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Dublin after 80 years
The Eucharistic Congress of 1932 revisited in preparation for that in 2012
Eighty years ago, in 1932, Dublin hosted the Eucharistic Congress. To commemorate this event, in the year in which the capital of Ireland has been chosen as the venue for the 50th International Eucharistic Congress (10-17 June 2012), a meeting with the title “Gathering and Remembering 1932” was held on 23 April. It was attended by over a 100 delegates, many of whom will participate in the Congress itself. In 1932 the Eucharistic Congress was celebrated throughout the country, though the main events took place in Dublin. Hundreds of participants flocked to the city to welcome the Pontifical Legate, who was then Cardinal Lorenzo Lauri. To mark the occasion the streets of Dublin were hung with bunting and all public offices were illuminated at night throughout the duration of the Congress. Memories and testimonials of the event were recounted at the meeting on 23 April. Angelo Bottone participated in it on behalf of SIR Europe.
The memories of those who were children at the time. The surviving participants in the Congress of 1932, all of tender age at the time, recalled the jovial atmosphere that accompanied the whole duration of the event. The city, especially in its drabber and more impoverished quarters, had been transformed into a riot of colours: flags, flowers, ribbons, portable altars. Everything had been prepared to impress the thousands of foreign visitors and to celebrate so important an event. Sister Josephine Bourke, now in her nineties, participated in the children’s mass. “We remained in the city that evening and, something very unusual for the time, we were taken on a tour round the city to see the illuminated monuments, the decorated quarters. The sky was lit up with a luminous sign saying ‘Gloria in excelsis Deo’. For one night the city belonged to everyone and even children could stroll at their ease in a festive atmosphere”. Cardinal Lorenzo Lauri, Pontifical Legate, arrived by ship and was welcomed by an aerial squadron forming the sign of the cross. From the harbour to the city centre, the nine-mile route was lined by two interminable rows of schoolchildren, some 36,000 in all. The profound religious sense of the Irish population struck the many foreign bishops and participants. It was altogether an event that was brimful of faith, but also of a joy that still transpires from the recollections of those who were children at the time. “In 1932 I was eleven years old and a real madcap – recalls Sister Monica McMahon –, during the recitation of the rosary in Phoenix Park I stood up and cried out to the whole world: ‘That’s our parish priest, he’s a holy man!’. My sister, embarrassed by my outburst, immediately shut me up”.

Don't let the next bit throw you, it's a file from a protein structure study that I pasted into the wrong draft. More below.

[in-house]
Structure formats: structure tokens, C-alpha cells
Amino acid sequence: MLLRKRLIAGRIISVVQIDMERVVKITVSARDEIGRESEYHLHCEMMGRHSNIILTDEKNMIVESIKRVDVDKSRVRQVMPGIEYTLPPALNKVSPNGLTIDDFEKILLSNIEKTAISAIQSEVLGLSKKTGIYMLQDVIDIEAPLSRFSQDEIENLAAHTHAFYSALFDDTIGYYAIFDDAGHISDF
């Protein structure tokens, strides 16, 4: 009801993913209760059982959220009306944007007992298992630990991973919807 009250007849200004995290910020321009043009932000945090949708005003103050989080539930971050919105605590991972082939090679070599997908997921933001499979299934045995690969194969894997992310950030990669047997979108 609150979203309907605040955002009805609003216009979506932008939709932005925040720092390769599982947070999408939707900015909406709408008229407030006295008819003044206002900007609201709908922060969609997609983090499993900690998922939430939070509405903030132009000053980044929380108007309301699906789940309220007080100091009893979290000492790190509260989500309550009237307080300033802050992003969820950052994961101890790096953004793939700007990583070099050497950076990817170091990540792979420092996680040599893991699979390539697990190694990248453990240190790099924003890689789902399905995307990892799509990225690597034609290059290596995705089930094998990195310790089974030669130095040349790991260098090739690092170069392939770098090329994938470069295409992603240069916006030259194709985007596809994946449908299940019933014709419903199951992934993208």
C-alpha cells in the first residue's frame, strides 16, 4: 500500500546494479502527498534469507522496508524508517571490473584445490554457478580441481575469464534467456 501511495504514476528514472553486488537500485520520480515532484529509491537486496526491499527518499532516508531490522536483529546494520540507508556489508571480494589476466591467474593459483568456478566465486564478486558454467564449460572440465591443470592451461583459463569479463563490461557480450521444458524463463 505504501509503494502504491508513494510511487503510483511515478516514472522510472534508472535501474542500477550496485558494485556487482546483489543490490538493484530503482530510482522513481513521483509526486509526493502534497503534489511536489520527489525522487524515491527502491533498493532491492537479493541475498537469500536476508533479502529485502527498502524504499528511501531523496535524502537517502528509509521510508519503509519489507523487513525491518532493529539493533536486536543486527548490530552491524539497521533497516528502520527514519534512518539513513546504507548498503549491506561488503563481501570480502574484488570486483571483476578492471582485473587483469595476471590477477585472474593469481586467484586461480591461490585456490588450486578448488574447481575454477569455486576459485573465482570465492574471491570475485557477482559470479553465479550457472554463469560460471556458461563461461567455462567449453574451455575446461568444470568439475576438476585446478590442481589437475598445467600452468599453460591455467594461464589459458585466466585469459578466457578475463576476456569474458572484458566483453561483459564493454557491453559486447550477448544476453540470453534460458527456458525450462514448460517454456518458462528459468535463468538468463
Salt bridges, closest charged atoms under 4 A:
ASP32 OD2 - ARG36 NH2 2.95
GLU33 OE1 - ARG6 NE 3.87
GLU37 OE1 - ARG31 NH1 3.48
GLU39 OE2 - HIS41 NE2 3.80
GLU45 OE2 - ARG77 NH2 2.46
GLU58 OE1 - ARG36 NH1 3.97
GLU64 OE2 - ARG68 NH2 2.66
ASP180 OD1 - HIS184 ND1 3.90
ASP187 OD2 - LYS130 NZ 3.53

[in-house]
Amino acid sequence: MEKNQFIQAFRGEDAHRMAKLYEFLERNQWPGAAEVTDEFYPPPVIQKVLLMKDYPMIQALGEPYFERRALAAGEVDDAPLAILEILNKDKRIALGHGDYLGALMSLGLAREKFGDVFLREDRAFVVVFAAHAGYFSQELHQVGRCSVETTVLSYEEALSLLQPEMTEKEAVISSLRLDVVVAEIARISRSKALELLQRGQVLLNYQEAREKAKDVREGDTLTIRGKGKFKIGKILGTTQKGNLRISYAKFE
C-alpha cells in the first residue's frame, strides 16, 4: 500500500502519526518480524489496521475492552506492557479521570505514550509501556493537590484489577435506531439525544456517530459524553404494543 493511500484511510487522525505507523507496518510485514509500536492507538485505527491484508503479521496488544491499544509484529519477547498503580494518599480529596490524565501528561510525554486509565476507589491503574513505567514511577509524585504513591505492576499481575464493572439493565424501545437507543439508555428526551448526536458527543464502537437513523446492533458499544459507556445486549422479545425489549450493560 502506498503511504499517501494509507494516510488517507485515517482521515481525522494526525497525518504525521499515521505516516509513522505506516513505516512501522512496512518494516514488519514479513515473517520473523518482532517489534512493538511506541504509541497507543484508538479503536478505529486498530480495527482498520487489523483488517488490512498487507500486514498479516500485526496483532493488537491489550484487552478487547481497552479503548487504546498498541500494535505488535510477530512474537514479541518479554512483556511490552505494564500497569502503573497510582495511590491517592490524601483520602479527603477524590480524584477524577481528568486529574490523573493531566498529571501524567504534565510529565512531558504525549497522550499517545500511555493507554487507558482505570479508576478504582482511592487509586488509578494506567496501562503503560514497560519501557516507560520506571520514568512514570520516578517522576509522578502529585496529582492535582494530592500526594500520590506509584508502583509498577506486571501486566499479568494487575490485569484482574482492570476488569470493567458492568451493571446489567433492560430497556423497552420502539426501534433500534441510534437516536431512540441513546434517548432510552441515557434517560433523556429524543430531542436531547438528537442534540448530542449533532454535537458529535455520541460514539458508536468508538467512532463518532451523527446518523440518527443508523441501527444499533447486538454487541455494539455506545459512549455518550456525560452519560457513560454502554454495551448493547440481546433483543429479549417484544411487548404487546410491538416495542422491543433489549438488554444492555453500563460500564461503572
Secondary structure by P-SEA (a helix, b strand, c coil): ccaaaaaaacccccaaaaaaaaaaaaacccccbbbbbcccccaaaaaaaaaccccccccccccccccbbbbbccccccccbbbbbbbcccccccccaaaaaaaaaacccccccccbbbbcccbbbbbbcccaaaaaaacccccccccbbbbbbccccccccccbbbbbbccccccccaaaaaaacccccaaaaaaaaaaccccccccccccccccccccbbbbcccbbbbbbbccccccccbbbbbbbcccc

The voice of the tenor McCormack. The Congress of 1932 was a popular event that involved not only the city of Dublin but also rural Ireland. Paddy Dowling, now canon of Dublin Cathedral, was only just over the age of three at the time. “We lived some forty kilometres from the capital and we didn’t have a radio at home. Everyone tried to go into the city. My father emptied the little van he used for his work and filled it with people. During the mass my father said to me: ‘Look, that’s John McCormack. Don’t forget it, don’t forget it!’, and ever since then the image of him has been stamped in my memory”. Panis Angelicus sung during the offertory by John McCormack, the most famous Irish tenor, is an indelible memory in all us veterans. McCormack’s voice moved not only the huge throng that had gathered in Phoenix Park, probably a half million people, but also reached the whole country thanks to a brand-new radio transmission service that would later become Ireland’s national radio.
The political implications. During the commemorative event a documentary with original newsreel coverage showed something of the importance, not only religious but political, of the Congress in 1932, emphasizing aspects that the participants, given their young age, could not have gasped in 1932. After a ferocious civil war, the Congress provided Ireland, which had only recently won her independence, with the opportunity to show unity and efficiency to the whole world. The Fianna Fail party, whose leaders had been excommunicated during the civil war, had recently come to power with a minority government and seized the occasion to seek reconciliation with the Catholic Church. Historians recognize that the Catholic identity of the fledgling Irish State, later enshrined in the Constitution of 1937, had a founding moment in the Congress of 1932. The participants included Liam Cosgrave, now 92 years old, former Prime Minister and son of William T Cosgrave, first President of the new State. “I remember walking for kilometres to go to the children’s mass. Everything had been organized to perfection, with a great deployment of soldiers and Garda (Ireland’s national police). A sea of faces united in a wonderful movement that created an excellent opinion of the new Irish state”. This year’s International Eucharistic Congress will have a different tone and a different value, in view of the social changes that have taken place in recent decades and the delicate relations that currently subsist between the Republic of Ireland and the Catholic Church. It will have an international character (25,000 people are expected to attend each day, representing 100 countries) and comprise a programme of 160 events with a special section dedicated to youth between the ages of 18 and 25.